From Ruth Gledhill in THE TABLET, 24 January 2019
The Archbishop of Canterbury has said he is perfectly happy if members of the Church of England convert to Catholicism, and that it can even be “wonderful”.
In an interview with Fraser Nelson, editor of The Spectator, the Most Rev Justin Welby says he does not mind at all that many of Church of England clergy defected to Rome after the ordination of women priests.
“Who cares?” he says. “I don’t mind about all that. Particularly if people go to Rome, which is such a source of inspiration. I had an email from a very old friend, an Anglican priest who has decided to go to Rome. I wrote back saying: how wonderful! As long as you are following your vocation, you are following Christ. It’s just wonderful.
“What we need is for people to be disciples of Jesus Christ. I don’t really care whether it’s the Church of England or Rome or the Orthodox or Pentecostals or the Lutherans or Baptists. They are faithful disciples of Christ.”
The Spectator reports that Archbishop Welby has a Catholic priest, Fr Nicolas Buttet, as his spiritual adviser and that one of his closest friends is Cardinal Vincent Nichols, Archbishop of Westminster. He also goes see the Pope regularly and they talk about personal things.
His interview comes as Bishop Brian Farrell, LC, Secretary of the Pontifical Council for Promoting Christian Unity, suggests that after a difficult year for ecumenism, the churches might be at a new “turning point”.
Writing for The Tablet, Bishop Farrell acknowledges that not all is plain sailing. “To not a few, the traditional ways of doing ecumenism seem no longer capable of meeting new challenges coming from developments both within the Catholic Church and within the other Churches, our ecumenical partners.”
He says that practically the whole of Christianity is in a process of advancing beyond the controversies and competition of the past, towards greater understanding, trust and solidarity.
“Pockets of mutual rejection and contention remain, but most of the world’s Christians have come to recognise one another as brothers and sisters in Christ, united in a common baptism, and giving a common witness in serving the needs of suffering humanity.”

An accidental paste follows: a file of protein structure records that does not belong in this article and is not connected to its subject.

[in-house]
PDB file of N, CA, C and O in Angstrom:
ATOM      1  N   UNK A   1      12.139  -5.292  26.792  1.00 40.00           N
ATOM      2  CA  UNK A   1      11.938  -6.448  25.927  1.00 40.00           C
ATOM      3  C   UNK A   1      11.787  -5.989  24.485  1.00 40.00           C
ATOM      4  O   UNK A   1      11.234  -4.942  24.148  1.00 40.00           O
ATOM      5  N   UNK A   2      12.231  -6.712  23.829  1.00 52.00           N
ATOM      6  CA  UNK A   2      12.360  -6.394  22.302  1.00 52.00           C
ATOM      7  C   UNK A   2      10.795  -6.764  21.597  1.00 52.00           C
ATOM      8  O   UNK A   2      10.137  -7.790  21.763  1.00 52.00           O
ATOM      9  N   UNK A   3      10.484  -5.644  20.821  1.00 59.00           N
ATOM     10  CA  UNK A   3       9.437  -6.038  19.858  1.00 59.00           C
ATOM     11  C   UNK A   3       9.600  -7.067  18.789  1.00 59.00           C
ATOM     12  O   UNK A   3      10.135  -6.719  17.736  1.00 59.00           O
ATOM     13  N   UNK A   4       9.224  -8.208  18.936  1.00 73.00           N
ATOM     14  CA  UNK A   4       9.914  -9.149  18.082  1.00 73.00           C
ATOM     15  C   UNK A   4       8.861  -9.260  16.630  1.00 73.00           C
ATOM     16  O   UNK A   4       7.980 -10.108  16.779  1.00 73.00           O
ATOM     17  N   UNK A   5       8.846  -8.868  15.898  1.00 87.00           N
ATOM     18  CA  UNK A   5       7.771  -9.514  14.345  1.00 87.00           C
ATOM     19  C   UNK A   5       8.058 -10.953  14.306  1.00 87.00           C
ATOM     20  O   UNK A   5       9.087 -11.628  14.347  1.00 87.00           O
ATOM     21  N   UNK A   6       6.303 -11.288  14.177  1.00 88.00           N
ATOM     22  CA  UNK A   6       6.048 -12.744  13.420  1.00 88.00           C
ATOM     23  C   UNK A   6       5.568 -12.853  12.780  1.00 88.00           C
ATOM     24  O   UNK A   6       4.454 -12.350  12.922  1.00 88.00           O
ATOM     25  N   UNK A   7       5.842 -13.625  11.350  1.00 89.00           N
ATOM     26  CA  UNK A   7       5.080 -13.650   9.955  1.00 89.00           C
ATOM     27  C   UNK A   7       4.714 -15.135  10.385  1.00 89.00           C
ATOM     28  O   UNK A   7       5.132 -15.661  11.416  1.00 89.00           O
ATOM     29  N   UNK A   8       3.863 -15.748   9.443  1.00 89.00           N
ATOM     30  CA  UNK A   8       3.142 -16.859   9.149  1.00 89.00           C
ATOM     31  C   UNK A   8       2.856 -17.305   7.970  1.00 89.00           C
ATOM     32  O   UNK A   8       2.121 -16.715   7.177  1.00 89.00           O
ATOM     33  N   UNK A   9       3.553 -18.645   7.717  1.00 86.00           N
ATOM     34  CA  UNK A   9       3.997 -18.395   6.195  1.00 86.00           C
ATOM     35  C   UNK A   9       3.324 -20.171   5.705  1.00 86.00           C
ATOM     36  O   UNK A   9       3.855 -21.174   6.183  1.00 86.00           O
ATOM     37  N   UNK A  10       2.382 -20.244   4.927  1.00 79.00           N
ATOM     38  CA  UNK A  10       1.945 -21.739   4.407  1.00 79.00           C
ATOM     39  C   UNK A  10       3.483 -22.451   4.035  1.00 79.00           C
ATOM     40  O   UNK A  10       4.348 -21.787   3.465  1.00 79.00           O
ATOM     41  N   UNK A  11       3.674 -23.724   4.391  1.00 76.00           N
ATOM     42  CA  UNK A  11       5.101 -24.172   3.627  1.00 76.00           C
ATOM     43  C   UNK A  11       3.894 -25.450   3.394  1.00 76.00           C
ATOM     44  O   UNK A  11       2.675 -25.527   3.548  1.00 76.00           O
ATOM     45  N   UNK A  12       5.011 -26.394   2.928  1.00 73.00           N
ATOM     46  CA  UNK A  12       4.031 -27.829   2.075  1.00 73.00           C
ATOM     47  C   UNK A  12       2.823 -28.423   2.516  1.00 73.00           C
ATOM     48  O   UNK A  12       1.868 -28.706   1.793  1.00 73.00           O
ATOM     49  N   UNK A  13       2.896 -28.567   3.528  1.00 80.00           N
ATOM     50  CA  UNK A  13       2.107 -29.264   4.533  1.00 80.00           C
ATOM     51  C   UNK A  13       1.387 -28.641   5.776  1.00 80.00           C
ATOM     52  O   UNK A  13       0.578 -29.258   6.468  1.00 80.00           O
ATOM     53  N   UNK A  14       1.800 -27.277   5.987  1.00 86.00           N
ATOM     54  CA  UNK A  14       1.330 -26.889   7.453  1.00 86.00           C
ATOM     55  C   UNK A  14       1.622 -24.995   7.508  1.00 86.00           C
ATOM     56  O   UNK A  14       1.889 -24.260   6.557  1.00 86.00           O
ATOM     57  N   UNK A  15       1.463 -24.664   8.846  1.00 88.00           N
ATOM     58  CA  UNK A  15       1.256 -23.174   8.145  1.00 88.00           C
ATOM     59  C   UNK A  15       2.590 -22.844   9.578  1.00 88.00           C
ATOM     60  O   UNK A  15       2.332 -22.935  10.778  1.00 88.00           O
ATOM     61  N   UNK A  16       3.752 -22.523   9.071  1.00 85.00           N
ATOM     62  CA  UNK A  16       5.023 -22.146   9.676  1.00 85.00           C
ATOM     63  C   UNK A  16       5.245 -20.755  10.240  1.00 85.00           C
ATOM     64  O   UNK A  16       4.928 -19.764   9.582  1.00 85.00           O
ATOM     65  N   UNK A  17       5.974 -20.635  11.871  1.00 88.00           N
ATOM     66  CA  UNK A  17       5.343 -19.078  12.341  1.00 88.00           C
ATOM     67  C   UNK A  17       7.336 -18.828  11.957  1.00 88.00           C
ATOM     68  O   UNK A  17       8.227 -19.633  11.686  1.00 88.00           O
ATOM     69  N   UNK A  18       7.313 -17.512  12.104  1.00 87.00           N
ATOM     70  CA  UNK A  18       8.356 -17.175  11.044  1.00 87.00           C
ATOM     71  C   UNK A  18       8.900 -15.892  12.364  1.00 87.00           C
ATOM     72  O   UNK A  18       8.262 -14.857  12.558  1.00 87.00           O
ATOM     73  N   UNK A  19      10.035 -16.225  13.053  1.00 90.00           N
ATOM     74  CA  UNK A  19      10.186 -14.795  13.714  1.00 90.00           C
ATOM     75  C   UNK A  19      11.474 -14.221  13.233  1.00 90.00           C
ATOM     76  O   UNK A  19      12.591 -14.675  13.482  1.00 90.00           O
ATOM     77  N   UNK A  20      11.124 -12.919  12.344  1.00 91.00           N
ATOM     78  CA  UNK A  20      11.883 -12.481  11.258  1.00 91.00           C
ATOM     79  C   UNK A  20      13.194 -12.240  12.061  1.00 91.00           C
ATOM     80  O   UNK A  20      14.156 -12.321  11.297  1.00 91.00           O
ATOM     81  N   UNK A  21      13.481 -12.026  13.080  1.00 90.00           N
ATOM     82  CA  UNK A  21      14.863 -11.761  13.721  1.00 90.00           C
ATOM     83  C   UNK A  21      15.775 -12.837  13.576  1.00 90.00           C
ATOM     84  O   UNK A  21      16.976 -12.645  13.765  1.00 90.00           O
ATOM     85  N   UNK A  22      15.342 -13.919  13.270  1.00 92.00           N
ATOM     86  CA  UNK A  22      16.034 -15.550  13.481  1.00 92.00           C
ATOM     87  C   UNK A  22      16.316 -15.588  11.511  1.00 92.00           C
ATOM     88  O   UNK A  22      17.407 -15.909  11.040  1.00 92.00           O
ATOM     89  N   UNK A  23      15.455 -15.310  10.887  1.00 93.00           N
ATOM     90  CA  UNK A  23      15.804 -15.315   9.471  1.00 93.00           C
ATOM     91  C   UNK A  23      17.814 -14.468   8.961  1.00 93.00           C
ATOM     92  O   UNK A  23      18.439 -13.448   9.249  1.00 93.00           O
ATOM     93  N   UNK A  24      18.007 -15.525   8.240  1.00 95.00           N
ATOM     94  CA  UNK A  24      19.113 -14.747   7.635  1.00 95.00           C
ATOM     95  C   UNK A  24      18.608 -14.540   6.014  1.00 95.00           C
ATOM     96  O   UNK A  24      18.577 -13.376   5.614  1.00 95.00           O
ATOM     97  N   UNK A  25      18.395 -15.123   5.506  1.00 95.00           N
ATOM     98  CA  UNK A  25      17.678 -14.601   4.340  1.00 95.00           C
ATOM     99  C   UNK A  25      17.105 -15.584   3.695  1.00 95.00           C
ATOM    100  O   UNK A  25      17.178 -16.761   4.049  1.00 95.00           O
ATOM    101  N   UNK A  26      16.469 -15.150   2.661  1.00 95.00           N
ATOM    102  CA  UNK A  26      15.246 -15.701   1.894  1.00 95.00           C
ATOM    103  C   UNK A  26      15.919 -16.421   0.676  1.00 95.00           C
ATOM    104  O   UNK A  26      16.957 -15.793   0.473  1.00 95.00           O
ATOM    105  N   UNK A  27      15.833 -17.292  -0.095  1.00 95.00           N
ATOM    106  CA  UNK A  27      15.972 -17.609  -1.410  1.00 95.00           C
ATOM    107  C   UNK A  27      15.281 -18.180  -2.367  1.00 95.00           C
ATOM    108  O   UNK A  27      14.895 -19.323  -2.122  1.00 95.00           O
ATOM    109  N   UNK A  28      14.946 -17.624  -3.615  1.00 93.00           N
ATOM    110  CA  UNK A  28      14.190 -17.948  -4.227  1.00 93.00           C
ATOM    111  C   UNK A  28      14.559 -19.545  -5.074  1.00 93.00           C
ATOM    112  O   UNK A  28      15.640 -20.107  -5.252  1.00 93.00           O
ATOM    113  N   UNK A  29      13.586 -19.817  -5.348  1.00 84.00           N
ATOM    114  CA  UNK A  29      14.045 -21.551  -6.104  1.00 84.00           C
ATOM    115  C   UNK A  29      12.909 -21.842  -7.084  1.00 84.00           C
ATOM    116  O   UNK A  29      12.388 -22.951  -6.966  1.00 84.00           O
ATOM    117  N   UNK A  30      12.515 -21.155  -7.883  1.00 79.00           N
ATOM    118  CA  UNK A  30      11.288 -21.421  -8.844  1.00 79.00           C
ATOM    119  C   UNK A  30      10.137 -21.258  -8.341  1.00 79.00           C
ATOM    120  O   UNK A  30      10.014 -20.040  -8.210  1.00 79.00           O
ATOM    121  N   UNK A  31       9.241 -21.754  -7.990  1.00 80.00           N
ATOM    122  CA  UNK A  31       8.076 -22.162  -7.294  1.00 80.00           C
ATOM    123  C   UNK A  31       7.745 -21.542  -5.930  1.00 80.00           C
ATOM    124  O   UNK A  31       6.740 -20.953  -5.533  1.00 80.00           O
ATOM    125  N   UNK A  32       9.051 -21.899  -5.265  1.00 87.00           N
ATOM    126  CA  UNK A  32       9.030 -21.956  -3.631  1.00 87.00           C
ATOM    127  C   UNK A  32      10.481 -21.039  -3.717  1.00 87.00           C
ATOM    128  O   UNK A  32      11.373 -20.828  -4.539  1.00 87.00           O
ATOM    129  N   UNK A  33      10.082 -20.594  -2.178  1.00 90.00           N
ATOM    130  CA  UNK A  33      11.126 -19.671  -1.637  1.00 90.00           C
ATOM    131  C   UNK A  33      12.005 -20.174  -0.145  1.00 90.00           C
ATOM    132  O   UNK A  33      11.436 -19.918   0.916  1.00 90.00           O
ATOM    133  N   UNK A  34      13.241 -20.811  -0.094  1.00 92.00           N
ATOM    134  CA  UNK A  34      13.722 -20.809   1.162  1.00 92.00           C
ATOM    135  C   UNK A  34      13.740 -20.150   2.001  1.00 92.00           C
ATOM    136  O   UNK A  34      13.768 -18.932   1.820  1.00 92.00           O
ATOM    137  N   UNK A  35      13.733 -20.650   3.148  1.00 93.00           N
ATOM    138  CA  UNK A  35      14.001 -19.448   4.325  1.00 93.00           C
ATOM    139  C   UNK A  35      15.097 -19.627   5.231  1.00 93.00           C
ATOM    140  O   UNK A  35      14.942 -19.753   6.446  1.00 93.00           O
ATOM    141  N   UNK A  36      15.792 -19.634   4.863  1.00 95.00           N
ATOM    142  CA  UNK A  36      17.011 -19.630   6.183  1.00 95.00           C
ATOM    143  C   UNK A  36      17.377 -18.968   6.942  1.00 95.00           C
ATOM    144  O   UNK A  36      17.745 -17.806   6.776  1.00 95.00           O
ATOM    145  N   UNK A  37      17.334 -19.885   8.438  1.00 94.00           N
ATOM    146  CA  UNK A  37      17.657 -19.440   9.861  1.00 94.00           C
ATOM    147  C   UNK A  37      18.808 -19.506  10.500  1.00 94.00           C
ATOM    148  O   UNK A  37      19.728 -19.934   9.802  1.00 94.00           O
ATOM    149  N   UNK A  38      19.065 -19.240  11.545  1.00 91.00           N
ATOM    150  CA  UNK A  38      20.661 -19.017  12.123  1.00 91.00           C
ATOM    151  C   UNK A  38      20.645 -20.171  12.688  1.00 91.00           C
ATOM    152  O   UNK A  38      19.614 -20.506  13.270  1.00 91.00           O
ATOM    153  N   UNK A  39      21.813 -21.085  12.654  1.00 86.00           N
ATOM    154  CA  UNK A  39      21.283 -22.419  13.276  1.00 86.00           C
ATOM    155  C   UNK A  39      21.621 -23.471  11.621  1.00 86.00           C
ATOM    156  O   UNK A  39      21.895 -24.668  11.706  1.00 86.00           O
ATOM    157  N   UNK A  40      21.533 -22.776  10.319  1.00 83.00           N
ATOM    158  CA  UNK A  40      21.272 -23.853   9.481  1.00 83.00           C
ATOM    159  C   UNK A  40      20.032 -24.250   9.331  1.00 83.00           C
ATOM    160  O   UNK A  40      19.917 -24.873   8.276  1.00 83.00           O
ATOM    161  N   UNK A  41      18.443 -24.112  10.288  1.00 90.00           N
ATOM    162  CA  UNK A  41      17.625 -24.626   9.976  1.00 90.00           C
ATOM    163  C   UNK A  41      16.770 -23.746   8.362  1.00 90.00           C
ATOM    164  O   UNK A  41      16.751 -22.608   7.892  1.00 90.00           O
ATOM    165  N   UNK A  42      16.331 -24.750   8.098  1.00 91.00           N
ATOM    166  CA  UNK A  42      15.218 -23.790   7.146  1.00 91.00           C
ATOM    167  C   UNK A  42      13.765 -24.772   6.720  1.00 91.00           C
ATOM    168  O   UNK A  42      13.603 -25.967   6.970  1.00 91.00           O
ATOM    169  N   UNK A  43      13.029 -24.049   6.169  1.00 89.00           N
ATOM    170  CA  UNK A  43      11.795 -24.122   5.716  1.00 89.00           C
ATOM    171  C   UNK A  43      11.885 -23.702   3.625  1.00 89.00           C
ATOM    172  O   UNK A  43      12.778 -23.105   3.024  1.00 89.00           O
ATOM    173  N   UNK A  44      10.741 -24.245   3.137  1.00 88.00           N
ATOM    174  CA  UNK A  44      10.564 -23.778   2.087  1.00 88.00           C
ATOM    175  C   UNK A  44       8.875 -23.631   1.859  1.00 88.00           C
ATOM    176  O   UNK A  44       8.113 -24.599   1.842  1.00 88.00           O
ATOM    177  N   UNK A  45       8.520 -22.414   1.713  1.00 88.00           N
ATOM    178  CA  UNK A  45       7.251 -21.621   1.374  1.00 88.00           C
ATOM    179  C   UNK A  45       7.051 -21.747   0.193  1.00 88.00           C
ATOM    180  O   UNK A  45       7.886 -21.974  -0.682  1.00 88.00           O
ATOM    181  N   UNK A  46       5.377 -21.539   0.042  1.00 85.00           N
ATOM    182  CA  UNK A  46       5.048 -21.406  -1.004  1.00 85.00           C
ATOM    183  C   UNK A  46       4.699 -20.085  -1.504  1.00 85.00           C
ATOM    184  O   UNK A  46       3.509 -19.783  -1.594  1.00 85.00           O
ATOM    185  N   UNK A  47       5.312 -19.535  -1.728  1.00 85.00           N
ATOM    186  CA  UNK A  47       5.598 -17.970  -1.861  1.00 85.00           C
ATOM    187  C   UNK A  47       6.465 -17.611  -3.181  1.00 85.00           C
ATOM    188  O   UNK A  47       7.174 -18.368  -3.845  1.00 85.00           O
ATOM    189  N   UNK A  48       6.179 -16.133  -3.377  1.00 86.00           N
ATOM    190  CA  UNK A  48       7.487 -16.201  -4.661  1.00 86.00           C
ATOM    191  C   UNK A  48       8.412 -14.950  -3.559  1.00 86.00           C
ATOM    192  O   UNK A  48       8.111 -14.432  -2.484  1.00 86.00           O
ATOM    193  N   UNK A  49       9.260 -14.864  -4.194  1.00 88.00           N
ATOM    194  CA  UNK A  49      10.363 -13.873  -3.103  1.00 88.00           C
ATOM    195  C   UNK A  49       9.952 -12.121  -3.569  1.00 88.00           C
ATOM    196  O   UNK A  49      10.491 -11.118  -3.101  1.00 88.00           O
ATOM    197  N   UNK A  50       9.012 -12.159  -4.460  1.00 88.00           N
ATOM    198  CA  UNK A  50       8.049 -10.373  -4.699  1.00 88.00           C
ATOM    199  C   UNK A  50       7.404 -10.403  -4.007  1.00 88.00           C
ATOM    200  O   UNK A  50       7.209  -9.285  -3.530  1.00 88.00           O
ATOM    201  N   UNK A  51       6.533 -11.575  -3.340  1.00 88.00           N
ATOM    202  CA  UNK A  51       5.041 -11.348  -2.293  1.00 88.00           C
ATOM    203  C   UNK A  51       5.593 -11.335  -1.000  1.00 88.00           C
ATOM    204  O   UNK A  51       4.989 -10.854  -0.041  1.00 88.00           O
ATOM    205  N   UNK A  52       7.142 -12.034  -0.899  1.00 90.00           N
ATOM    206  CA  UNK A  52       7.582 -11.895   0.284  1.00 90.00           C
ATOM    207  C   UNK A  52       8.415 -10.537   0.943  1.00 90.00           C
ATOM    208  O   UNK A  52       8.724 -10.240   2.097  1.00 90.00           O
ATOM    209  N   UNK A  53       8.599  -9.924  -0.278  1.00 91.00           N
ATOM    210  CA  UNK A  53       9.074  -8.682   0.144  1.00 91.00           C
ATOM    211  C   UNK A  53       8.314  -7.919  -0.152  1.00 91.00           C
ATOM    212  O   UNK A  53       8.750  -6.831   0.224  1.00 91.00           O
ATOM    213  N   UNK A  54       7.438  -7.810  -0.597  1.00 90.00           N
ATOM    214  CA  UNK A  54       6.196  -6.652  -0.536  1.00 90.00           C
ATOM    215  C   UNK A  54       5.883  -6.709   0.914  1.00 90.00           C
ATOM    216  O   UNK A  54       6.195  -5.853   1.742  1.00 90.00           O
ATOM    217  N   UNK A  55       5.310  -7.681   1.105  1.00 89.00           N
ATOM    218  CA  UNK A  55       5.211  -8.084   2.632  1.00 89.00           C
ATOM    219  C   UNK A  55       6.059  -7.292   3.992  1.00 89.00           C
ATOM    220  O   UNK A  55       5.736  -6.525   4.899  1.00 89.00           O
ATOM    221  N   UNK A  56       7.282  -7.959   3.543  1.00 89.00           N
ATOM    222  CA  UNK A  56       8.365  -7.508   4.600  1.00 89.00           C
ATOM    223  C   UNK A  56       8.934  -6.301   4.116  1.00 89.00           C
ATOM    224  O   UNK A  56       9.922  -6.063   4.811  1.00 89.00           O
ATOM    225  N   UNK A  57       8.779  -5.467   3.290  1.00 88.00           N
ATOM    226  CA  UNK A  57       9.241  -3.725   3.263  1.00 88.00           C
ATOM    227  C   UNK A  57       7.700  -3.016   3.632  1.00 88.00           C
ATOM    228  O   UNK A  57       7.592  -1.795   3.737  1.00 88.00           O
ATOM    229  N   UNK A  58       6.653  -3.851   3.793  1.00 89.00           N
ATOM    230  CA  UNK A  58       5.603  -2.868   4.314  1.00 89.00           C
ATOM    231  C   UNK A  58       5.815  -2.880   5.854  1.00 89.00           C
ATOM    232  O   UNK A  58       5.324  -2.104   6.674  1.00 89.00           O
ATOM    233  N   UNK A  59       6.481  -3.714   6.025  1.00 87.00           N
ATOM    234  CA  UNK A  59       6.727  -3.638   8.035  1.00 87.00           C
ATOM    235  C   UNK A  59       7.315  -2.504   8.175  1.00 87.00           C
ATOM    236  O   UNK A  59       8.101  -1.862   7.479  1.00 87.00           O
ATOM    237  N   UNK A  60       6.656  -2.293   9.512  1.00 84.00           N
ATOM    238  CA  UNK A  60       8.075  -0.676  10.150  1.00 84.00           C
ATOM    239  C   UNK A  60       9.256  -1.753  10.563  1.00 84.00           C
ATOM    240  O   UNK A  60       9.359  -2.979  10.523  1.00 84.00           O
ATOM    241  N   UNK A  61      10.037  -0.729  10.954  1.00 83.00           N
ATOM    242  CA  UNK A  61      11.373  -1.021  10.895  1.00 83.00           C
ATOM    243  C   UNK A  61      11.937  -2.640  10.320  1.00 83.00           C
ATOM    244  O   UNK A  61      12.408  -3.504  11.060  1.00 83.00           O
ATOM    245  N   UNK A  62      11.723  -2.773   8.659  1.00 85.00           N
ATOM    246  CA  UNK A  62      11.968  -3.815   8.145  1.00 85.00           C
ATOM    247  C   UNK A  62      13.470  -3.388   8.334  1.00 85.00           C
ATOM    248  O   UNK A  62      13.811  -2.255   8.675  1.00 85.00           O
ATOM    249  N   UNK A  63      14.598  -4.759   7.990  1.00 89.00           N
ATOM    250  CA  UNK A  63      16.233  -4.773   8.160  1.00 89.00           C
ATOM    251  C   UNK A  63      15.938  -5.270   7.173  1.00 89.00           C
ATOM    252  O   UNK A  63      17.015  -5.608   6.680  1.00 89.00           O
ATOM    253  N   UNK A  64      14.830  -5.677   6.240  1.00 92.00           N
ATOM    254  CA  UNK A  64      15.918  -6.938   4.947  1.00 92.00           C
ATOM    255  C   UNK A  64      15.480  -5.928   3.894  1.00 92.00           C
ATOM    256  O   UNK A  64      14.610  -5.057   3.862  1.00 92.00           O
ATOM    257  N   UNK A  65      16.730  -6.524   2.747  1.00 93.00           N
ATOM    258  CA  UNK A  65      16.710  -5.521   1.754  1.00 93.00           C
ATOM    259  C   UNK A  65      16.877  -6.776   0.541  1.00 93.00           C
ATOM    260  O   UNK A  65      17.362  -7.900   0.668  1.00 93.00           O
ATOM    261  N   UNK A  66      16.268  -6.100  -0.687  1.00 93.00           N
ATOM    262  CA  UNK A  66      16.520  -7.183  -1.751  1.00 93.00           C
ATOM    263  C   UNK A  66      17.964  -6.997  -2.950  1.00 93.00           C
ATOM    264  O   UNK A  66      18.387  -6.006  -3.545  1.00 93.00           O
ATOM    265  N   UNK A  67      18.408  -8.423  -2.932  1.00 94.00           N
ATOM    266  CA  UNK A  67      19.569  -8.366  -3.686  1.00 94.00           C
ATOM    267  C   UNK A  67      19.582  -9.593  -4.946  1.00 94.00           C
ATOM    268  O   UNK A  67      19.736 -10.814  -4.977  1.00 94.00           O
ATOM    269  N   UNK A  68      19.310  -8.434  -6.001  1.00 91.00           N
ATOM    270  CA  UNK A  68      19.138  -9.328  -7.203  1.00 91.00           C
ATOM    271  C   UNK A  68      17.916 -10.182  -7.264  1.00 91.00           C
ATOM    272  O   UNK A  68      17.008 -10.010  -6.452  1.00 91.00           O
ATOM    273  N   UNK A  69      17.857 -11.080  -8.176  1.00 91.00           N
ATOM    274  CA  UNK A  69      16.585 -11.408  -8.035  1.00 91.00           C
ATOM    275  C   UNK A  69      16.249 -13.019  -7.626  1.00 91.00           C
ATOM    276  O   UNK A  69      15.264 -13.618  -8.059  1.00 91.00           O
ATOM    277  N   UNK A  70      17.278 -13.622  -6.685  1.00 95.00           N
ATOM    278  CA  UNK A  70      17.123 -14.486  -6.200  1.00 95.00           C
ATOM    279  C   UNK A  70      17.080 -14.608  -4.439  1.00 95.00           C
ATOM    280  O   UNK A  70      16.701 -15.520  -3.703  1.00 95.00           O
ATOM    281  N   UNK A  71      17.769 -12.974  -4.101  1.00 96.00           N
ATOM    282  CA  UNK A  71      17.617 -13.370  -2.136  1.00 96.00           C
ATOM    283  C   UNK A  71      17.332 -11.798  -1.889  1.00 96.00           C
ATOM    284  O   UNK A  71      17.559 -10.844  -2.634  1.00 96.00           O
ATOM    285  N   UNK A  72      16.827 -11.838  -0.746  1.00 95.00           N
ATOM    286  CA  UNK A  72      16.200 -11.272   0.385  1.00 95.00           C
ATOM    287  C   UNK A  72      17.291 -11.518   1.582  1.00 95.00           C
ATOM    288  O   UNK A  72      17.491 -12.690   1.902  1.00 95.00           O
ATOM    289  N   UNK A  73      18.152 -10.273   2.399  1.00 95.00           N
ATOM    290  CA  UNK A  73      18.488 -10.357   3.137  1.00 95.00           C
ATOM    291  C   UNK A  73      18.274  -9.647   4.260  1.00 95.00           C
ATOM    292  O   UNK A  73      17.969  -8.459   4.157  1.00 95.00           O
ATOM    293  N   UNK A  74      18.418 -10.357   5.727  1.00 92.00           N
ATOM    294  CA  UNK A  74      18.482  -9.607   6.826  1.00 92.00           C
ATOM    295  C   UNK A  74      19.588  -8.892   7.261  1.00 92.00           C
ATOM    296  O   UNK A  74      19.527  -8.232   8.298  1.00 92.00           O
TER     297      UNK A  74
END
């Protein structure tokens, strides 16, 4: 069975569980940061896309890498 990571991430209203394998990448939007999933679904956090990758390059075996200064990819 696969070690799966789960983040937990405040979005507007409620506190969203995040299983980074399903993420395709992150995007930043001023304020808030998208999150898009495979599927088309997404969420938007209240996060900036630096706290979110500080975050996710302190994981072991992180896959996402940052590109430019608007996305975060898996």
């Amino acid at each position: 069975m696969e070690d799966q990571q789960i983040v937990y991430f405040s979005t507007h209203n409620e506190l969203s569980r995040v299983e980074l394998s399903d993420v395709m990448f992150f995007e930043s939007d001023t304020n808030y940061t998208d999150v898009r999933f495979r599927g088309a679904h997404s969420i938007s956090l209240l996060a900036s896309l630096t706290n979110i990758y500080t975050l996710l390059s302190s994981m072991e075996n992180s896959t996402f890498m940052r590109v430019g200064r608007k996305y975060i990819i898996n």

Events that happened in 2018 to make the ecumenical task more difficult included, in the Orthodox world, the establishment by the Ecumenical Patriarchate of an independent Orthodox Church in the Ukraine. Another crucial test, he adds, was around intercommunion, and the German Bishops’ guidelines for admitting a Protestant married to a Catholic to Eucharistic Communion in some cases.
“So, 2018 has seen new hurdles laid on the path of the search for Christian unity, both with the Orthodox and with the Protestant worlds.”
Bishop Farrell quotes Pope Francis who, in his most recent reference to relations with other Christians at Vespers in the Basilica of St. Paul Outside the Walls to mark the opening of the 2019 Week of Prayer for Christian Unity, said: “It is a grave sin to belittle or despise the gifts that the Lord has given our brothers and sisters, and to think that God somehow holds them in less esteem. When we entertain such thoughts, we allow the very grace we have received to become a source of pride, injustice and division… we must acknowledge the value of the grace granted to other Christian communities.”
He writes that Pope Francis draws from this a serious ecumenical challenge: “As a result, we will want to partake of the gifts of others. A Christian people renewed and enriched by this exchange of gifts will be a people capable of journeying firmly and confidently on the path that leads to unity.”